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Content Survival Skills


“We’re losing altitude!” the pilot yells. As you turn to look out the window, a massive canopy of trees and the ground rise up to meet you. Then, you black out.


man in beach cave

Waking up, you realize you’re the sole survivor of a plane crash on a remote desert island. In order to survive for a few days while you wait for rescue, you’re going to need some supplies. You rummage through the cockpit of the plane, check your pockets, and look through the luggage and supplies onboard the small airplane.



In this scenario, any previous knowledge or experience plays a big part in your ability to survive until you’re rescued. Your greatest assets will be the skills you’ve acquired. Can you start a fire without a match? Can you build a shelter to keep you safe from the elements? What tools will you need to survive?

Fortunately, you’re probably reading this from the comfort of your office desk. If not, you’re likely somewhere with WiFi: a coffee shop, a train, your home, anywhere but a remote desert island. While you’re not currently concerned for your personal survival, the matter of content survival is very real.

Anyone who creates content professionally knows the difficulties associated with producing content that survives and thrives once it’s been released into the wild world. Search engines tear into it, devouring key words and phrases. Coworkers and industry competition eye it skeptically, waiting for a moment of weakness to tear it down. In this dog-eat-dog world, knowing how to create authoritative content that can hold its own against the elements is essential.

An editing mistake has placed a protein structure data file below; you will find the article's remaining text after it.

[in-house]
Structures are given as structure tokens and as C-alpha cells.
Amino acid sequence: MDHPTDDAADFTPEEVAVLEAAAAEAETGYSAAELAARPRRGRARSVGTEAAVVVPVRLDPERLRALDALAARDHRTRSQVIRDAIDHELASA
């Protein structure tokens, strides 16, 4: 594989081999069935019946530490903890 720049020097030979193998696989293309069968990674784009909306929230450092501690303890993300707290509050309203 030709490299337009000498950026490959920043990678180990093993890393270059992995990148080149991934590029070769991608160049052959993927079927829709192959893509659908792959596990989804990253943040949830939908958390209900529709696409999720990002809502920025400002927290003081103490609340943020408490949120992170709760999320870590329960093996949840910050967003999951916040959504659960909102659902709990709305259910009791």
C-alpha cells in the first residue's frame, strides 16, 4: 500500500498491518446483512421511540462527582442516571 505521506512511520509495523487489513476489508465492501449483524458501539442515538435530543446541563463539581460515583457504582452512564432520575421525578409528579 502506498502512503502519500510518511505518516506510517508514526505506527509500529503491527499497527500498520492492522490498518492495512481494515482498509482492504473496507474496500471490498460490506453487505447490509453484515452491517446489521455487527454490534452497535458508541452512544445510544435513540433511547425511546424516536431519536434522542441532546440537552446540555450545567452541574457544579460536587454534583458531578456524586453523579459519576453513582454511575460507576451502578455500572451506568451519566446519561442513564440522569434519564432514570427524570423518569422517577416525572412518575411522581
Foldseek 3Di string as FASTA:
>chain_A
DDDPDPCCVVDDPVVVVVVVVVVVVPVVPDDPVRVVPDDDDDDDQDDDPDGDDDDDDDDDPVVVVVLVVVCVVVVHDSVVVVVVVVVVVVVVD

thatch hut

Draw on Knowledge

To survive on a desert island, your knowledge and practical experience will greatly enhance your chances for survival. Knowing how to start fires without matches, how to catch fish with a homemade pole, and how to use your surroundings to construct a shelter will significantly help your remote island survival efforts.

To create content that survives beyond its first draft, you need to know the market you work in, and what the industry wants. Anything you can learn before creating content will greatly increase the quality of the content you create. Stay calm and use the best tool you have: the one between your ears.

Thinking through the goals and necessary attributes of your content is critical. It’s easy to sit down and push out piece after piece of content. Asking yourself questions is essential. Does the content have the right voice? The appropriate keywords? Is it long enough? Is it too long?

As you brainstorm prior to—and during—content creation, you’ll be able to identify pitfalls and dangers (such as plagiarism or keyword stuffing) and carefully avoid them.

knife on moss

Use Resources

Whether you are trying survive on a desert island or dealing with another survival scenario, there are a few basic things you’ll need: a knife, a flashlight, a fire starter, and weather appropriate clothing. If you’re lucky you might end up with a pair of ice skates and an anthropomorphic volleyball.

Thankfully, you won’t need any of the above mentioned things to create high quality content.

A valuable—and often overlooked—tool is your coworkers. If you’re running out of ideas for effective content, call a brainstorm session. Sit down with people on your team, people from other teams, and even people who don’t create content. Brainstorming with your team puts fresh eyes on your situation and collaborating makes you a good team player.